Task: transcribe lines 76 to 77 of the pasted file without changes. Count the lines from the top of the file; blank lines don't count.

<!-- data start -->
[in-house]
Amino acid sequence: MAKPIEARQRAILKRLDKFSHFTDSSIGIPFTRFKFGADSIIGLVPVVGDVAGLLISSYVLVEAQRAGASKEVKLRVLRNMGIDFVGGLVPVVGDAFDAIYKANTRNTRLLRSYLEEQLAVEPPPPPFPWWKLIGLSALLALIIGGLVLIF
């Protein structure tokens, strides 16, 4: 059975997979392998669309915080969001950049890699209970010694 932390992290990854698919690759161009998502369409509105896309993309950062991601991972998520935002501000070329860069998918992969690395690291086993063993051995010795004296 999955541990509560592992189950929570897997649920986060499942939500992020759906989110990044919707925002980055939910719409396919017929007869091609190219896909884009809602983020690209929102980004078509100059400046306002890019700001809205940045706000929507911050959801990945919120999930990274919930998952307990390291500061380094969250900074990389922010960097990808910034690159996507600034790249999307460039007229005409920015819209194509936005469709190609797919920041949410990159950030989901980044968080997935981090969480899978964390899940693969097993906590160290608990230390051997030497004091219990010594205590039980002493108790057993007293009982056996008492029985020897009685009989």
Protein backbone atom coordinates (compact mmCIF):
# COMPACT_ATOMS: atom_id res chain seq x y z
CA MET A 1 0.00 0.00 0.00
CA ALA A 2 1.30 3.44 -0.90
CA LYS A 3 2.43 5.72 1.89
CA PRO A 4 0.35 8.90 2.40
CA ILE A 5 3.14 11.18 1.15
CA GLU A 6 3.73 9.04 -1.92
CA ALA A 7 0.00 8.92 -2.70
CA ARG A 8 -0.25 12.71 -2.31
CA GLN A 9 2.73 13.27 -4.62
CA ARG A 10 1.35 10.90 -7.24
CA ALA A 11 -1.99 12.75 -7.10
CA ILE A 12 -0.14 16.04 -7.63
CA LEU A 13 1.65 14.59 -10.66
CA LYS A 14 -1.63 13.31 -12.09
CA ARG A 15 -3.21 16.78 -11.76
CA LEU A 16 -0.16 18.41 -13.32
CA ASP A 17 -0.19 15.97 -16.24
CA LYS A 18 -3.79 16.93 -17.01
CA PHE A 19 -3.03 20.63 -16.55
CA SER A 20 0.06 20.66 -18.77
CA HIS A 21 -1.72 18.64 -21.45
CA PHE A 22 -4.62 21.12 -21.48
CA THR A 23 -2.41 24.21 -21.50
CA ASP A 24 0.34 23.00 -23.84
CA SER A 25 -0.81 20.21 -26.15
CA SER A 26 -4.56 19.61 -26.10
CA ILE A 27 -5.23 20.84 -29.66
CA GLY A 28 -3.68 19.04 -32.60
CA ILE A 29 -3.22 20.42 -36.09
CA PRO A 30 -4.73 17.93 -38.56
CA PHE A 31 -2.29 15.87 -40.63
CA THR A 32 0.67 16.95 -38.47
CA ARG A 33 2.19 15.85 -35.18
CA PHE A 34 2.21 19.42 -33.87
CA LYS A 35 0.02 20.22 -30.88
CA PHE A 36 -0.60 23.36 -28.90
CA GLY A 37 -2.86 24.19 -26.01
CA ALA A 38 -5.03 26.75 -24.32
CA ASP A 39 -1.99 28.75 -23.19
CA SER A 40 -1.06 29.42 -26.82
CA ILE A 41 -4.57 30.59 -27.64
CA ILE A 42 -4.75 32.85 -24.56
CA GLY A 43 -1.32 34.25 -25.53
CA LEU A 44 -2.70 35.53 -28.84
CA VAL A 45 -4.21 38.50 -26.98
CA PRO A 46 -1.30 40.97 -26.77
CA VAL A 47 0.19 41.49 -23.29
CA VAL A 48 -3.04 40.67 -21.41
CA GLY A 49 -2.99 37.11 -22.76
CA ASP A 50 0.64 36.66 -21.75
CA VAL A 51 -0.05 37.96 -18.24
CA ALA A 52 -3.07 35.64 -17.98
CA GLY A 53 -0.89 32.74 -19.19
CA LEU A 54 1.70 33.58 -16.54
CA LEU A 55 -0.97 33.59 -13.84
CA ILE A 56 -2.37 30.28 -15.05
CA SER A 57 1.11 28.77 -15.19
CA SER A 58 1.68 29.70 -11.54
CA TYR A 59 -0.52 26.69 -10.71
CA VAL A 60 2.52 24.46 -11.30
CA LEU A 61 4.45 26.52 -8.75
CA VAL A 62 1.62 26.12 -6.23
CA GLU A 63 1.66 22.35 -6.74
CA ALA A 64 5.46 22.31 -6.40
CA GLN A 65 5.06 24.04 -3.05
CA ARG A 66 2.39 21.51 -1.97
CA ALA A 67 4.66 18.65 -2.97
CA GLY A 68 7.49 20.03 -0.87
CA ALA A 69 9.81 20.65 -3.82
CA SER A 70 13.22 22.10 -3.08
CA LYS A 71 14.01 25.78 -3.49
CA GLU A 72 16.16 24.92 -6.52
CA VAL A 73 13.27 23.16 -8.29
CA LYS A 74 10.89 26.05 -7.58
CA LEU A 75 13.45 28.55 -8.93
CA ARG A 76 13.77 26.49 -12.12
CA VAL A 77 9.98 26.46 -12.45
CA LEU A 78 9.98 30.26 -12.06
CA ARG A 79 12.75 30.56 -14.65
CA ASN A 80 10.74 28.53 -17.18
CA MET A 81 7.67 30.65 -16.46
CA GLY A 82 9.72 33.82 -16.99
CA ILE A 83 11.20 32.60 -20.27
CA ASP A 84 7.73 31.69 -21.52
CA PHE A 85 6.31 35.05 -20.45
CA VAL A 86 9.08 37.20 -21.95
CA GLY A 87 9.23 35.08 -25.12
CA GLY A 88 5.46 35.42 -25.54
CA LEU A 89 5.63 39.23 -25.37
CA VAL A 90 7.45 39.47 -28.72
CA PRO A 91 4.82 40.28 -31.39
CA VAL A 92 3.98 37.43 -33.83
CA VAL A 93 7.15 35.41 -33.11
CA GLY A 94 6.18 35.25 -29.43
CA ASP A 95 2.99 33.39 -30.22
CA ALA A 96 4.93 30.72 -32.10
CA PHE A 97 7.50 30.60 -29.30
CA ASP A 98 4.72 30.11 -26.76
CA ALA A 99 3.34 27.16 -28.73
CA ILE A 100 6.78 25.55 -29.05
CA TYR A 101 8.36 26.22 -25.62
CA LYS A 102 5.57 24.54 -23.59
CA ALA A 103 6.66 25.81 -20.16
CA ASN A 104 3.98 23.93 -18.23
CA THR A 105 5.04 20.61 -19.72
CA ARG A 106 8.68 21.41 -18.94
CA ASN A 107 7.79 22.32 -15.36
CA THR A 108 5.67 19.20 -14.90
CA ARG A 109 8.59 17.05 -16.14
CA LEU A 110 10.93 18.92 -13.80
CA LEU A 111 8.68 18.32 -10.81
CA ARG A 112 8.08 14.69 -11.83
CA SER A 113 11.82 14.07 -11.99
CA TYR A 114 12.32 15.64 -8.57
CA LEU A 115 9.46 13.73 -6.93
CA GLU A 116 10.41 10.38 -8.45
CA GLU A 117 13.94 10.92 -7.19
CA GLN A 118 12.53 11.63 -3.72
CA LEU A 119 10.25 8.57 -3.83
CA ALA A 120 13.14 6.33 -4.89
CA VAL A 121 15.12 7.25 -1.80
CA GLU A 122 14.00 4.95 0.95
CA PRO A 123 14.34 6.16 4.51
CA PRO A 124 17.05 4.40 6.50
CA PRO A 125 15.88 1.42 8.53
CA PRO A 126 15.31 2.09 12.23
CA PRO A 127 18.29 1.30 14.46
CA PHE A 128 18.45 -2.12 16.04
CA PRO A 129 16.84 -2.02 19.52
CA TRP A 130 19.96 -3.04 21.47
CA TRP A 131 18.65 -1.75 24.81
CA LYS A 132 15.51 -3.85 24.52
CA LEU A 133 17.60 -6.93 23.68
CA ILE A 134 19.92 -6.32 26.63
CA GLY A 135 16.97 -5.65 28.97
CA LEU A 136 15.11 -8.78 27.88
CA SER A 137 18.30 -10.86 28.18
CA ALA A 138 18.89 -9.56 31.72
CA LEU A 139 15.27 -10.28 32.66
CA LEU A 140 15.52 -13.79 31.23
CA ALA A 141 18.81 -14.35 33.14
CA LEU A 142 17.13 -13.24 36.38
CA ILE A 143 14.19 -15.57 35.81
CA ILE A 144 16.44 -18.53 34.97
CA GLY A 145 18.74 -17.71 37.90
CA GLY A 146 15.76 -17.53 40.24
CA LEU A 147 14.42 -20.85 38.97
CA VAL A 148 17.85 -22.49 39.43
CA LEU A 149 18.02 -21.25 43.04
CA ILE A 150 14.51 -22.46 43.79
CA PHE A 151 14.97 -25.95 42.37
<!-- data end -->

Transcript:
CA LYS A 71 14.01 25.78 -3.49
CA GLU A 72 16.16 24.92 -6.52